Meet the hopefuls inside Football's X Factor academy
It's a baking hot day and 50 lads are out on the football pitches at Northampton University.
Earlier, they played a practice match. Later, they'll be in the gym.
But right now they're trying to hit the crossbar from the halfway line, a bit of light relief.
This is the third training camp organised by Pro FC.
Notts County manager Martin Allen started the company and compares it to a footballing X Factor.
He claims there are young players out there who are good enough to make it as professionals, but who might not have been spotted by the scouts.
He said: "DJ Campbell was a white van driver when he was 23 years old, and as we all know he's just scored 13 goals in the Premier League.
"There are many out there who've done this, and there are more still who want that opportunity."
Pro FC is designed to replicate the life of a real footballer.
The coaching is done by managers who've worked in the Football League and the food on offer in the canteen is just like what the pros eat.
At the end of the week everyone plays a final match in front of scouts and coaches.
But the five-night residential camp costs £600 and no-one is guaranteed anything more than some work experience or a short trial with a club.
Twenty-year-old 'Nana' is one of those taking part.
"I think it's worth it," he said. "But it would be nice to be here for longer.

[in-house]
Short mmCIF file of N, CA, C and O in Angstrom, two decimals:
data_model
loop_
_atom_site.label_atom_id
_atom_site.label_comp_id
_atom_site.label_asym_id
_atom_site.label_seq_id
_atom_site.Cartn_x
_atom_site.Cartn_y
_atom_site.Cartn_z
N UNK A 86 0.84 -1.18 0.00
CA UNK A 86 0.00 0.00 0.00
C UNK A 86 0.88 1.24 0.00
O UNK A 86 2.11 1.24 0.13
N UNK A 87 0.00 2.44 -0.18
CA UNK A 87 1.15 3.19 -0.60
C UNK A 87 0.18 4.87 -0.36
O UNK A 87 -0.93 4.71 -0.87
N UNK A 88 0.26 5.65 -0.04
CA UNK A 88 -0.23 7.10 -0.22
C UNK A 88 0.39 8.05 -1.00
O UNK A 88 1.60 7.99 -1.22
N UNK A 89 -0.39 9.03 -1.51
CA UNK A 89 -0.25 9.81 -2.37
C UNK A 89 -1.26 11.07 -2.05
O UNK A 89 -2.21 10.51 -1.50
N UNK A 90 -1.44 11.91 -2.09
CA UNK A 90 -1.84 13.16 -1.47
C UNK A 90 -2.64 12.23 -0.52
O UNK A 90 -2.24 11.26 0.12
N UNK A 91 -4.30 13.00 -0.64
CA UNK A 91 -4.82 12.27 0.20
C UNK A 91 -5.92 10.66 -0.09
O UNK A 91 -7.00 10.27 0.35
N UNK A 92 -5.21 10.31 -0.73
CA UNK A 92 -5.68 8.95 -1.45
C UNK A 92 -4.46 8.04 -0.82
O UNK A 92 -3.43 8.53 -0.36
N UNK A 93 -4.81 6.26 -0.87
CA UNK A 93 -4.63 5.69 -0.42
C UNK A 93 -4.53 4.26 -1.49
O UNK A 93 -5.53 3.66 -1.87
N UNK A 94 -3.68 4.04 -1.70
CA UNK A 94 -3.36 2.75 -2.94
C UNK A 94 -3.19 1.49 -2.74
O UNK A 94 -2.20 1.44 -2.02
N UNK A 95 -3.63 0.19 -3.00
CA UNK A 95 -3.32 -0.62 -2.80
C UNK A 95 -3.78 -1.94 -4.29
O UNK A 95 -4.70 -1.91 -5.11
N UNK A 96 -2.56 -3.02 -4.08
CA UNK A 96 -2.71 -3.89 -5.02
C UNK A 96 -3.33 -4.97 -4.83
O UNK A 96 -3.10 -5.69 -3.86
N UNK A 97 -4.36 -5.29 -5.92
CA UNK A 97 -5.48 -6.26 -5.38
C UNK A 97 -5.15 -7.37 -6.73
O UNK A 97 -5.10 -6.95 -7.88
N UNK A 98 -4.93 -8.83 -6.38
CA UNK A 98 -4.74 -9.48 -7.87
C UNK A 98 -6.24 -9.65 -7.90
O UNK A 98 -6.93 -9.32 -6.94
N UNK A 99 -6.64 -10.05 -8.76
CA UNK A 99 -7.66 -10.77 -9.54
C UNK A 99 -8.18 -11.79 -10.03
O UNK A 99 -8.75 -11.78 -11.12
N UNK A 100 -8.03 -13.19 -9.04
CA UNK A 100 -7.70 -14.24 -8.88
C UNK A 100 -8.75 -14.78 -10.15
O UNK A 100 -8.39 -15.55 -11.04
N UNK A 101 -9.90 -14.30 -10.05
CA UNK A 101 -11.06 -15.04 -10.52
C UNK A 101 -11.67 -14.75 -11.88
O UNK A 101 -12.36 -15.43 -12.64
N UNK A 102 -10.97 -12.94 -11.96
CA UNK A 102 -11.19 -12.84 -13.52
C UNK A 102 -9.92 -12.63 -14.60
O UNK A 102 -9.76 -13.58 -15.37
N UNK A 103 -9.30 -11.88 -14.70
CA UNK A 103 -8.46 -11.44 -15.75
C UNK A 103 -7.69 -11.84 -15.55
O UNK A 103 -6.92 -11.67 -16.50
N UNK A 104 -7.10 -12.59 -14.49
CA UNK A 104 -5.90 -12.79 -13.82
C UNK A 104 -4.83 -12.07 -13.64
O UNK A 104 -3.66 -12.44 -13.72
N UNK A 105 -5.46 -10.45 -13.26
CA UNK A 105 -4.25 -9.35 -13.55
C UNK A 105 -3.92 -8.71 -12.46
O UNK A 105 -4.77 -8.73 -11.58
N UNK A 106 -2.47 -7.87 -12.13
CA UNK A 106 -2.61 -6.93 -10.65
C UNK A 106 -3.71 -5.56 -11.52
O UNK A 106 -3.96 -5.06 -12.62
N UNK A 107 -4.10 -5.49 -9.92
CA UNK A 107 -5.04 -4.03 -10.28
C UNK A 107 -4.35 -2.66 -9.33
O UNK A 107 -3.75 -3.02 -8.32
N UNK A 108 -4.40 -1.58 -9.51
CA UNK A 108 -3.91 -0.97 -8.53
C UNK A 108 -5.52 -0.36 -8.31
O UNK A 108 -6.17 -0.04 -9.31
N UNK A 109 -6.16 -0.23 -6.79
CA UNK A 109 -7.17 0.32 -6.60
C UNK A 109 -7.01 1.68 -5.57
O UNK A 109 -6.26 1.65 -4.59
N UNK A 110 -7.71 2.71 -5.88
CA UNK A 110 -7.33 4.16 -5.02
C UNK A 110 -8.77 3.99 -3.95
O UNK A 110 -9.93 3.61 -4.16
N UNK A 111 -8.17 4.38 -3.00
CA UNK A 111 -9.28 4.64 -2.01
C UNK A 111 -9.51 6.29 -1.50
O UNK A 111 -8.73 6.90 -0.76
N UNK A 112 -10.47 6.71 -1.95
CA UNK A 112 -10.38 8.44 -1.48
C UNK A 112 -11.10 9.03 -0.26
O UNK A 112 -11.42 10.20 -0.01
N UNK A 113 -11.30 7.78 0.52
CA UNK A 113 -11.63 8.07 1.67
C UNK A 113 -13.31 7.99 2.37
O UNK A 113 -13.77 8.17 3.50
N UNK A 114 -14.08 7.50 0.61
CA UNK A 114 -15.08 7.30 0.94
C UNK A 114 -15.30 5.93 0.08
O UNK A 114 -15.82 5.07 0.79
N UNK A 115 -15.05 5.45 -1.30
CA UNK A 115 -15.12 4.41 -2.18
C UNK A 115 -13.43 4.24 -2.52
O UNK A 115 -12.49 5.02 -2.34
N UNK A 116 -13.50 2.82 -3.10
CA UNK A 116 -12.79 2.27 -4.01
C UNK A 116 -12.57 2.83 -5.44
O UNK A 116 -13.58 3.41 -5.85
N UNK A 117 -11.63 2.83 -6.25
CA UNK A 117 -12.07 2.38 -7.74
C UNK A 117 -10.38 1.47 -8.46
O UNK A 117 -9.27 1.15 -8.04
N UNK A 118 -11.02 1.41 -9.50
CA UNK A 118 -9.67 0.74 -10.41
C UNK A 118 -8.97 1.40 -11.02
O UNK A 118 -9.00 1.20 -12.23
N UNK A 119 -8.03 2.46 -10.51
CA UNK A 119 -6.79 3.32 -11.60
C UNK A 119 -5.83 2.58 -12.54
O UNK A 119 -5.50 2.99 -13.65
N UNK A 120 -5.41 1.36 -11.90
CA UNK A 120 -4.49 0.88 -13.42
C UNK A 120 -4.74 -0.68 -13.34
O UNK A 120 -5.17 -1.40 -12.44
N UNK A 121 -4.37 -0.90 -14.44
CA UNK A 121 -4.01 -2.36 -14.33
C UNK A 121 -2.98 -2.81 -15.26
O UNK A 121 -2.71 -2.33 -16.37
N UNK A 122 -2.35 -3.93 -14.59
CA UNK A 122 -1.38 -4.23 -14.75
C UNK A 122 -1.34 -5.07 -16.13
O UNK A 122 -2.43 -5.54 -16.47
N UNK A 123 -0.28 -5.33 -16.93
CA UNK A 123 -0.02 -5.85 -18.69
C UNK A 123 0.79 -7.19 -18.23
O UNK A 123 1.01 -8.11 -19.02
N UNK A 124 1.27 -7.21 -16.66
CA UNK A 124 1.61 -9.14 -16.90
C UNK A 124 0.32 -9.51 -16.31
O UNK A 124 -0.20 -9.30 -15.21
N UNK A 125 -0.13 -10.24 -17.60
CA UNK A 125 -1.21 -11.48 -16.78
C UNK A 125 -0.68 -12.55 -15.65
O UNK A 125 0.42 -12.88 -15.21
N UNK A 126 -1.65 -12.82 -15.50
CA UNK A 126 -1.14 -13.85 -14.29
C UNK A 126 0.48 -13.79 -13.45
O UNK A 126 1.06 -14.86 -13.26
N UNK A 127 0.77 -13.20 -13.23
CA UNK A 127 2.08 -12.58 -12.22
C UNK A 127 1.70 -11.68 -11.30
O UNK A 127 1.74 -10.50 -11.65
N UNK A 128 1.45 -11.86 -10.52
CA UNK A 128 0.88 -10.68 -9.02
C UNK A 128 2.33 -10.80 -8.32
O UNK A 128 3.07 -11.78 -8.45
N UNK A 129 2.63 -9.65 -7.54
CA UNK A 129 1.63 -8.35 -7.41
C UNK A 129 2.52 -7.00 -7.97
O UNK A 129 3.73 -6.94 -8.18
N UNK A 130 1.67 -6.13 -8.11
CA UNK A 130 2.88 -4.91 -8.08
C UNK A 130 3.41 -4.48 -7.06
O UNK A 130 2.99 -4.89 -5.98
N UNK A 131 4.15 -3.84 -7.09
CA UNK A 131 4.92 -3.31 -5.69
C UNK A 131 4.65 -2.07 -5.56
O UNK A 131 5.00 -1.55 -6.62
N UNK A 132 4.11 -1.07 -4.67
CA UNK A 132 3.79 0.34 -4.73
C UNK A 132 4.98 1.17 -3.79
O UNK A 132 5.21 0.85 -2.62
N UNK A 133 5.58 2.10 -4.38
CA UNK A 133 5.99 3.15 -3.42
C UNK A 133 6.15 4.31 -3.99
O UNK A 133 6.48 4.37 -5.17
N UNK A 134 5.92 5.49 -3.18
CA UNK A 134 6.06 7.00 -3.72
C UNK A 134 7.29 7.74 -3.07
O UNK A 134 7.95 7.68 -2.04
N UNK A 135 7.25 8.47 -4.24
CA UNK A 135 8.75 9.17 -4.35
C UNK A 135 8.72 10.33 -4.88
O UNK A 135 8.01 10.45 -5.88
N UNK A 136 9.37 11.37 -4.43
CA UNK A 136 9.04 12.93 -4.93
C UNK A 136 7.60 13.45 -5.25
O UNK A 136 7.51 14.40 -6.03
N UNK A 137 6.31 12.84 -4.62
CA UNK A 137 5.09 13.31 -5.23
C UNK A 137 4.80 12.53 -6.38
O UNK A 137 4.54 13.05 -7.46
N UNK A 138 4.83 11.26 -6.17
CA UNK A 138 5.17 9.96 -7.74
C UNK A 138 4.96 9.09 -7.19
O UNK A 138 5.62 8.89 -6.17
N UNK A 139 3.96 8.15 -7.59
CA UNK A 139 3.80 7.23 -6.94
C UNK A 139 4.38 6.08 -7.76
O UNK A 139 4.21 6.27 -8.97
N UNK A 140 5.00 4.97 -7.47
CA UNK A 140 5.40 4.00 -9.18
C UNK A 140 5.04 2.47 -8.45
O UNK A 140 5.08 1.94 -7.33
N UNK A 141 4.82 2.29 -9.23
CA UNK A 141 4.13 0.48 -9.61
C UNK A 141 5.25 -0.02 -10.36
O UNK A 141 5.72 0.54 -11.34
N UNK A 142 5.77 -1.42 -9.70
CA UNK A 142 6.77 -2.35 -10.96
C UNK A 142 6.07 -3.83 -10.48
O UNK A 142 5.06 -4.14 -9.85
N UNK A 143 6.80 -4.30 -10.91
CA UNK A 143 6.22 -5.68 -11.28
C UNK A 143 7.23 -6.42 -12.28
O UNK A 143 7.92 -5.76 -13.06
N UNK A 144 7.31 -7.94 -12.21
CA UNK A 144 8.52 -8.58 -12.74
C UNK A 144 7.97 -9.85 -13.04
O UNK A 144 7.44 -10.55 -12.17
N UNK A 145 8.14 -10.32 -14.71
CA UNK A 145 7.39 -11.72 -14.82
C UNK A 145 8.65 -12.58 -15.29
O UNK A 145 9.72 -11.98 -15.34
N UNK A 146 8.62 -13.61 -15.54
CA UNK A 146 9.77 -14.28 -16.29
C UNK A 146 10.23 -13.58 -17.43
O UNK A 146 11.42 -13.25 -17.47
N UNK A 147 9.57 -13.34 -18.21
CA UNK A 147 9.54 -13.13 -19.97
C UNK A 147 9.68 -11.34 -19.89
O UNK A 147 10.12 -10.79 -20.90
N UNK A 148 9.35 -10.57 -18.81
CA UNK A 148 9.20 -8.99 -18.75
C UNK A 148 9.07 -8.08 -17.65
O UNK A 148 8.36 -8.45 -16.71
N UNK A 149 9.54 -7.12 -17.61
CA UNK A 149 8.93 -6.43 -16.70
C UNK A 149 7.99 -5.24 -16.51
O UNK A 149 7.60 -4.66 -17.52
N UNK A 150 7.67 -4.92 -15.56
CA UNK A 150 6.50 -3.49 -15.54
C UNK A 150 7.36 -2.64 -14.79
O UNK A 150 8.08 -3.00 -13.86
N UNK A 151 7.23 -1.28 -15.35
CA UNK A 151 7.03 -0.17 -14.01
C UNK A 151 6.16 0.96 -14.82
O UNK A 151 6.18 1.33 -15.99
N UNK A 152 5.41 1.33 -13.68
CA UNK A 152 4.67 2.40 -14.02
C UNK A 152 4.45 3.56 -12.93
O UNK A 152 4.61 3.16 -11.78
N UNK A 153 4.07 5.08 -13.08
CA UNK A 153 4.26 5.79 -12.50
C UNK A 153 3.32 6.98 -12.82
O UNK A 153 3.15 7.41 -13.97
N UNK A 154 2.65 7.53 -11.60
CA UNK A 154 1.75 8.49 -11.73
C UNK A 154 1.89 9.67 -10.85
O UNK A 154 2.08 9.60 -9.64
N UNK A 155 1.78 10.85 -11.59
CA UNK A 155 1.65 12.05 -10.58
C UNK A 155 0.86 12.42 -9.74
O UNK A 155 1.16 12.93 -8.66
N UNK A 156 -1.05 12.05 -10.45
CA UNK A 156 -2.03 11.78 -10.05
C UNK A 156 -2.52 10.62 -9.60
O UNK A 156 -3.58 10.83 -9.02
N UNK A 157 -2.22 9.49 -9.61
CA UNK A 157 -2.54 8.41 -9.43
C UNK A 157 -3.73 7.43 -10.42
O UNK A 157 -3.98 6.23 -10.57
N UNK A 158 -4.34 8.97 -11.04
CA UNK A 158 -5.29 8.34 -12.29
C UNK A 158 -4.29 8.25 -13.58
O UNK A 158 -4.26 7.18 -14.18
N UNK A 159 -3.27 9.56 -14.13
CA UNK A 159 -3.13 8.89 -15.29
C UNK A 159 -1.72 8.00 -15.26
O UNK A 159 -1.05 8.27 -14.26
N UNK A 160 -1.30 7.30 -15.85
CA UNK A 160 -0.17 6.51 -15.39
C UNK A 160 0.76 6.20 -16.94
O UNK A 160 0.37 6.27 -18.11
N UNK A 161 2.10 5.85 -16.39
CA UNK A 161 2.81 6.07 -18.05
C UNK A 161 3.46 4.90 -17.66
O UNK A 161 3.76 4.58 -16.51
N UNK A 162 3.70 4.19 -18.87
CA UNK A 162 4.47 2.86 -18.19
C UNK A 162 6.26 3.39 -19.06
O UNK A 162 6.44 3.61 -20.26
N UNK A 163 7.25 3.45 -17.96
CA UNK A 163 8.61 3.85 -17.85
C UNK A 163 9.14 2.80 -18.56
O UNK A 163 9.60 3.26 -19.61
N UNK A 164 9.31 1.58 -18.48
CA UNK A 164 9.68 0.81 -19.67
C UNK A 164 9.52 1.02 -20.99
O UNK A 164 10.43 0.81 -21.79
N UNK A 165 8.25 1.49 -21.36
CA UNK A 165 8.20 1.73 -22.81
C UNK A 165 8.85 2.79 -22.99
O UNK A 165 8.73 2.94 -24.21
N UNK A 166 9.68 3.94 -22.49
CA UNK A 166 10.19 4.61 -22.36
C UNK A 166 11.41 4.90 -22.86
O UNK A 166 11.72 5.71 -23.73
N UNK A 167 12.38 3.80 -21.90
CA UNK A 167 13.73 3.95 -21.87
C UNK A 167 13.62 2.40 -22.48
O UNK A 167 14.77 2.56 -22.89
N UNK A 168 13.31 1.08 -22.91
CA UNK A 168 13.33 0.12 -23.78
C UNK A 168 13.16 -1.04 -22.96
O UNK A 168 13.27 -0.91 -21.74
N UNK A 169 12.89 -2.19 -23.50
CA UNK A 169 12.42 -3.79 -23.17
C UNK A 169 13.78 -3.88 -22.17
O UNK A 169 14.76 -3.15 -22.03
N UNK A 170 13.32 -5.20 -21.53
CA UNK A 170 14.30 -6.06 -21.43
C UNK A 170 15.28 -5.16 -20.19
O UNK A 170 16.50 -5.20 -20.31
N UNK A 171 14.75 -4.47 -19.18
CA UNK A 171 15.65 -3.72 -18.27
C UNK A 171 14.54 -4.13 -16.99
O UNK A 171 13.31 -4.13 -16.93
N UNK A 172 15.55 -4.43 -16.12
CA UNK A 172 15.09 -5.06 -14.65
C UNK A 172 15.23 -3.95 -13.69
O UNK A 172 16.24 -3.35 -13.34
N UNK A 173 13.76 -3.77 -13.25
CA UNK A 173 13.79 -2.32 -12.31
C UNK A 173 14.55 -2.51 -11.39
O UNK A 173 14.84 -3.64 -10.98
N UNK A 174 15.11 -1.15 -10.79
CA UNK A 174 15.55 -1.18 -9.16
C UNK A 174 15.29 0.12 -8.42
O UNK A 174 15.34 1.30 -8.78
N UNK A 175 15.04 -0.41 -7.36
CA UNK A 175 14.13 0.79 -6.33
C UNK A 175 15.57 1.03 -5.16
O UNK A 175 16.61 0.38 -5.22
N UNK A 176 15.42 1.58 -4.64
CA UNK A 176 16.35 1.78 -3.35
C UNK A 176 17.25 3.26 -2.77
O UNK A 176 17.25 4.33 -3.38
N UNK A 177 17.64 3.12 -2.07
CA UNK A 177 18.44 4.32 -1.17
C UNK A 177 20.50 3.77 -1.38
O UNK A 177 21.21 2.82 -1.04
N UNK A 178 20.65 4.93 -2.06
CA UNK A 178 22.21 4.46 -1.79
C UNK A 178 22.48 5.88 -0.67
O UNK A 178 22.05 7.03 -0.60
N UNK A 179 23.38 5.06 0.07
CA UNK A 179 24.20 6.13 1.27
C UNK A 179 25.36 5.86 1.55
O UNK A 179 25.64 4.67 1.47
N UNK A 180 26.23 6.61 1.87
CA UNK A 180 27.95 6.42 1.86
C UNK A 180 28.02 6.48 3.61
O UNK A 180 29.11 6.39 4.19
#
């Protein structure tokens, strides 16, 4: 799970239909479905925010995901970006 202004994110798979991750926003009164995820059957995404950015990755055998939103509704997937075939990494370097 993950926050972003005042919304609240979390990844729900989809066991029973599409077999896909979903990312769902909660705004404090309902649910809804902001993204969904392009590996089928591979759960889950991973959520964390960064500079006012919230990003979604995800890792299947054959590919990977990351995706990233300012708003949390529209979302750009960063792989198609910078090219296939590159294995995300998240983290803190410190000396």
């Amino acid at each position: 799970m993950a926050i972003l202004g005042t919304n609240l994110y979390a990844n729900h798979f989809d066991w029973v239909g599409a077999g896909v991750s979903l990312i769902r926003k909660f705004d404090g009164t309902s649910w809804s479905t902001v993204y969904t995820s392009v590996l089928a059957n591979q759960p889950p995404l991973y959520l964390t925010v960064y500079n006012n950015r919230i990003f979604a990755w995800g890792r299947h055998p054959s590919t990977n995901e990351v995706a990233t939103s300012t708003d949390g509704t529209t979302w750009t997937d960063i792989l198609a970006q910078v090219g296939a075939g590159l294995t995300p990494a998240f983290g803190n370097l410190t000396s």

"£600 is steep, but we want to be pros and we want to work in this industry.
"If that's what we have to pay then that's what we'll pay."
'Work for it'
Martin Allen says one player has been given a contract with AFC Wimbledon after attending a Pro FC camp but admits that for most it's not going to lead to fame and fortune.
"If they're good they will go to football clubs and train," he said. "There's no guarantee of a contract, but we do get people into football clubs."
The players are given talks about other careers in the game, such as scouting and refereeing but there's no evidence yet that Pro FC has helped many people into those jobs either.
The oldest player at the camp, 26-year-old Andre, played professionally in India in 2009 and still thinks he can make it in England.
"It's about how old you feel and how willing you are to work for it," he said.
"I've still got 10 years left in me if I get the right training and coaching.
"It is hard, I'm not going to lie but if you want it bad enough you can get there."